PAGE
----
What is CRO (Conversion Rate Optimization) anyway?

When I tell people my consulting practice specializes in conversion rate optimization it can often prompt a quizzical look in response.  I get it – it’s “marketing Spock-Talk”.

Conversion rate optimization is the art of ensuring that a customer takes a desired action when in your store, on the phone or on your website or online store.  

That desired action can vary.  If you have an online store it means they buy something.  If your product is a service or something that can’t be purchased easily online (maybe you sell Sherman Tanks) then you might define a conversion as booking an appointment for a test drive?  You might wish to build your e-mail list or have people download a white paper.

Marketers have been doing this since the first hand-printed flyer was chipped onto a cave wall.  It’s nothing new but neither is the fact that marketing initiatives often don’t get it right.

The amount of information coming at consumers these days has exploded in volume.  Converting a shopper into a buyer is actually the art of asking for the sale and it’s sadly the piece that tends to get missed.  You can have a website that is loaded with gorgeous images but if it isn’t optimized to get the visitor to take some kind of action – that website is just an expensive, glossy online brochure.

A website or e-commerce store that’s optimized for conversion is an investment that pays back in spades, not a marketing expense.  An optimized site works hard for you and by knowing what to tweak and which metrics to measure, your site can perform with precision and focus.

I always get so excited when I work with a client and first dig into their site.  There are so many opportunities to remove the barriers between your customer and your products and services.  Customer Friction is a term you may have heard. It refers to the many little irritants that bug someone when they’re navigating your site.  They’re like little ticks in the negative column and when a few of them add up – you’ll often lose the customer. The best definition I’ve come across defines friction “as a psychological resistance to a given element in the sales or sign-up process” (Source: MarketingExperiments.com).

Friction in your online experience can be related to:

  • Technical issues
  • Ease of use
  • Consumer motivation and engagement
  • Website content issues

Everything from how fast your site loads to your written copy will increase your chanced of connecting with that customer.  It used to be enough to have a good website developer to make sure the site had the right key words, tags and structure.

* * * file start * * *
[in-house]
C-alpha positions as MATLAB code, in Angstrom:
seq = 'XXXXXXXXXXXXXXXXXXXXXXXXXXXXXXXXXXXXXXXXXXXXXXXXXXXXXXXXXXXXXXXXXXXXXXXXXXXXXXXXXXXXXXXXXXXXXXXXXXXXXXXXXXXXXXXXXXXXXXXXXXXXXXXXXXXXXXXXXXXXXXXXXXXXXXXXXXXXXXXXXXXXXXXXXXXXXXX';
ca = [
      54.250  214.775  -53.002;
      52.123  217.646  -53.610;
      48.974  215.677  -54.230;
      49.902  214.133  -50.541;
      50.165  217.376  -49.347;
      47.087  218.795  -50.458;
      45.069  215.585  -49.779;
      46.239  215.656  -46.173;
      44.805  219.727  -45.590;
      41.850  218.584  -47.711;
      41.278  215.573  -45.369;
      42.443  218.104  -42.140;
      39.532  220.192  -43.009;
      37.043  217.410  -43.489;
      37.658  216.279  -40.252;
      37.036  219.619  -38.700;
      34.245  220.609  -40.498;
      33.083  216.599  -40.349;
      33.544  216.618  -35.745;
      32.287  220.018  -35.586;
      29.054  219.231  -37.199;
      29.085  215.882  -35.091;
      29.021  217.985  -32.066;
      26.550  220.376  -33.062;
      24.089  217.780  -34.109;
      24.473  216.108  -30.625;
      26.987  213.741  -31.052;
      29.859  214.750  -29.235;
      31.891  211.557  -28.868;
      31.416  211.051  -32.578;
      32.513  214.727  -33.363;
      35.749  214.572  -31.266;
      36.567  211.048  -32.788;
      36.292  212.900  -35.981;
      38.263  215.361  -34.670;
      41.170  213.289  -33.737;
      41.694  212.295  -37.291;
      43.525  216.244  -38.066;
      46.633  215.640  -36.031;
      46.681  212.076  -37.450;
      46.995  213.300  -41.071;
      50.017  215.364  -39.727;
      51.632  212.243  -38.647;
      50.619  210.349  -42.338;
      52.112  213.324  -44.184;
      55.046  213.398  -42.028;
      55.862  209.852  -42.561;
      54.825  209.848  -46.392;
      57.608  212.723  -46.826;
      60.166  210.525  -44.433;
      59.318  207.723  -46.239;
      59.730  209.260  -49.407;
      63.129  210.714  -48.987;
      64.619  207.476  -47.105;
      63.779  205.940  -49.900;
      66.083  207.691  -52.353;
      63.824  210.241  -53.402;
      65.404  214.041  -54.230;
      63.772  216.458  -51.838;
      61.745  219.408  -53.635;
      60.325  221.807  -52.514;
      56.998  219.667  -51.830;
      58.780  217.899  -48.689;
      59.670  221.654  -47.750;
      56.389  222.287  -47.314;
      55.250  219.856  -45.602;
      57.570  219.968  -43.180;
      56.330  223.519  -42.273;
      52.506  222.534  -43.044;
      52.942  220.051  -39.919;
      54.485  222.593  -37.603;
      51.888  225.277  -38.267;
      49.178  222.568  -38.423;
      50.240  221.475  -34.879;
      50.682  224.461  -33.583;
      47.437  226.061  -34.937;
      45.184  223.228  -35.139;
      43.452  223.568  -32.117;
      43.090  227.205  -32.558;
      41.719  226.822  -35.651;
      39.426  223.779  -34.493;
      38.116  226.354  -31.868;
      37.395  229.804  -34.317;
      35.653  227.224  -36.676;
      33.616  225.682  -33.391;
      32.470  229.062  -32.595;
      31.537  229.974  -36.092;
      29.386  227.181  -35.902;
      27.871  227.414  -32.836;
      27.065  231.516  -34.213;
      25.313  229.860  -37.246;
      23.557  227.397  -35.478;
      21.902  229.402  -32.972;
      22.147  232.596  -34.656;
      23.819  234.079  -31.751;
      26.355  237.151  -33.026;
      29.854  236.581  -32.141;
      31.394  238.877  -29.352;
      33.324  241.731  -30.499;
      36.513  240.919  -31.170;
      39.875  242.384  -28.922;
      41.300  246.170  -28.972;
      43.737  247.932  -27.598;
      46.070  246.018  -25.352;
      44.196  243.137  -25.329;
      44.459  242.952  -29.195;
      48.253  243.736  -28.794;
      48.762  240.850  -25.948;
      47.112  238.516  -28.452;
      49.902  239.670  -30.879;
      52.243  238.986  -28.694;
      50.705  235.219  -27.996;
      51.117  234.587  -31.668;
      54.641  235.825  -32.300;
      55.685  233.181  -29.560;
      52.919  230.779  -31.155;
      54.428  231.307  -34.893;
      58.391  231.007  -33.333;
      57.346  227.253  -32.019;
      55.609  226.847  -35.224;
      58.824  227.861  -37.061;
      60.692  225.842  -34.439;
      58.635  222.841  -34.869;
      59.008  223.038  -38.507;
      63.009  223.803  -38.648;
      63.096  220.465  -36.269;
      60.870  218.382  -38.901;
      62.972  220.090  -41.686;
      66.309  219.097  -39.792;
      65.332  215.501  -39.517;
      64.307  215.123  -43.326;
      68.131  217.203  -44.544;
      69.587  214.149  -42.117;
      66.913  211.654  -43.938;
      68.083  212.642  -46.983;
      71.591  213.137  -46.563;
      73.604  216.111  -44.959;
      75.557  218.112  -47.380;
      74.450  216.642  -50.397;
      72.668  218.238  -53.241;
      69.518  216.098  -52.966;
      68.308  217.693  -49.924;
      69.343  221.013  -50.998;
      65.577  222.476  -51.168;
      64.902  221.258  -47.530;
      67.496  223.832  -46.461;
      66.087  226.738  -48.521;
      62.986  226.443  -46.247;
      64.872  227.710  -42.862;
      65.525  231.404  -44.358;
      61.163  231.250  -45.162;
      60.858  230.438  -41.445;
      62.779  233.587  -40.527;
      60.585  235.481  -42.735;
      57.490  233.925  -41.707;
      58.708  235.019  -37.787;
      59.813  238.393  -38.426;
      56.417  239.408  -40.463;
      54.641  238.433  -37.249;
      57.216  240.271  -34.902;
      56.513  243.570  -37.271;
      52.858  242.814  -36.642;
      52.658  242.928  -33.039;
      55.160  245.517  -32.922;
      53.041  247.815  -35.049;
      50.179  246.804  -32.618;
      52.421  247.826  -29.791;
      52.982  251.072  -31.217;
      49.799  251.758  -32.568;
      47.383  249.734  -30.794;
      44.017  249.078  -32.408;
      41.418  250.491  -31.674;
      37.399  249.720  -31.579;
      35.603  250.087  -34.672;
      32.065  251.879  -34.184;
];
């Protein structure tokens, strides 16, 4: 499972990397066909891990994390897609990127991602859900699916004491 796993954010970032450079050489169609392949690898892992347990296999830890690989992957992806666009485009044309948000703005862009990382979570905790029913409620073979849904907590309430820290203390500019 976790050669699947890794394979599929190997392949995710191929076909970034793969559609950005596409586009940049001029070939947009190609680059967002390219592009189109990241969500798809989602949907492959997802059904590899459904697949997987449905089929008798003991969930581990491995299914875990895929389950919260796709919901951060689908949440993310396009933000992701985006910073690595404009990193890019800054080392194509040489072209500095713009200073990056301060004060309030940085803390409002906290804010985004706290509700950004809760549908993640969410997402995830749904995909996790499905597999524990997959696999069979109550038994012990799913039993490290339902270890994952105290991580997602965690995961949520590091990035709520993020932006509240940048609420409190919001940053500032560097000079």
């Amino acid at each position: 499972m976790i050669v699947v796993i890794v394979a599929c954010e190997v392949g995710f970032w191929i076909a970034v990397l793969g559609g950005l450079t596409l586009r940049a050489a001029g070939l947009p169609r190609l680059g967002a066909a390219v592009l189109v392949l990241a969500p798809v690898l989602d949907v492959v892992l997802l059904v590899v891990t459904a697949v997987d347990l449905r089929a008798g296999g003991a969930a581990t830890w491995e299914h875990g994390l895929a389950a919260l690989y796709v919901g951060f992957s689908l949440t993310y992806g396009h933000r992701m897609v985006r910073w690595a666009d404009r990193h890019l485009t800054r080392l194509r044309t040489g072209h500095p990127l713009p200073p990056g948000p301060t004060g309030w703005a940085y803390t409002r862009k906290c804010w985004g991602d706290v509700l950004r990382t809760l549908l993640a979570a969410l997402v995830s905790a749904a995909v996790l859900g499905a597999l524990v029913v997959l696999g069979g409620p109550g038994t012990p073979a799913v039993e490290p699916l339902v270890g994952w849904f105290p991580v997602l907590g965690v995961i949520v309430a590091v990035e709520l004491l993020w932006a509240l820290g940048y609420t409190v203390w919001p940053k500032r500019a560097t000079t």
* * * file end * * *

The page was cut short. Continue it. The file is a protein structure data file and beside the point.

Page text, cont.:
Those days are long gone. Google still controls most of the online search so what they decide is important and Google has decided that engaging content is what’s going to raise a site higher in the search results.  

Using a keyword too frequently will cause you to sink in the search results and it’s believed that Google’s spiders aren’t even looking at site meta tags anymore so strong sales conversion can’t rely only on the digital gurus.

A strong conversion rate optimization strategy needs the artistry of traditional marketing with the precision and measurability of digital marketing.

It’s where science and psychology meet.

A site owner might be concerned that conversion rate is not strong if their bounce rate is high.  Bounce rate is a measurement of how many people left your website after viewing only one page. Not all bounces are created equal though.  If the page they view has the address or hours of operation and that’s all the customer wanted, they could then come and visit your business or call you – their action in this case equals a conversion.  The bounce rate will be high for that page because the purpose of the page was very functional in nature. Good marketers can interpret the data through the lens of human behaviour.

I really love working with clients who have physical stores in addition to online stores and sites because increasing sales conversion can and should happen in all locations.  I once discovered that customers had stopped purchasing because they were lined up for the bathroom and by the time they were able to shop, it was time to get back on the bus. We fixed it by asking the bus driver to stop just out of town so the passengers could visit the loo before they arrived. Sales went back up.

If you value great content and want to use it to help your business grow, I’d love to help.  Drop me a note at michelle@textrixconsulting.com and let’s discuss possibly working together.

 

Michelle

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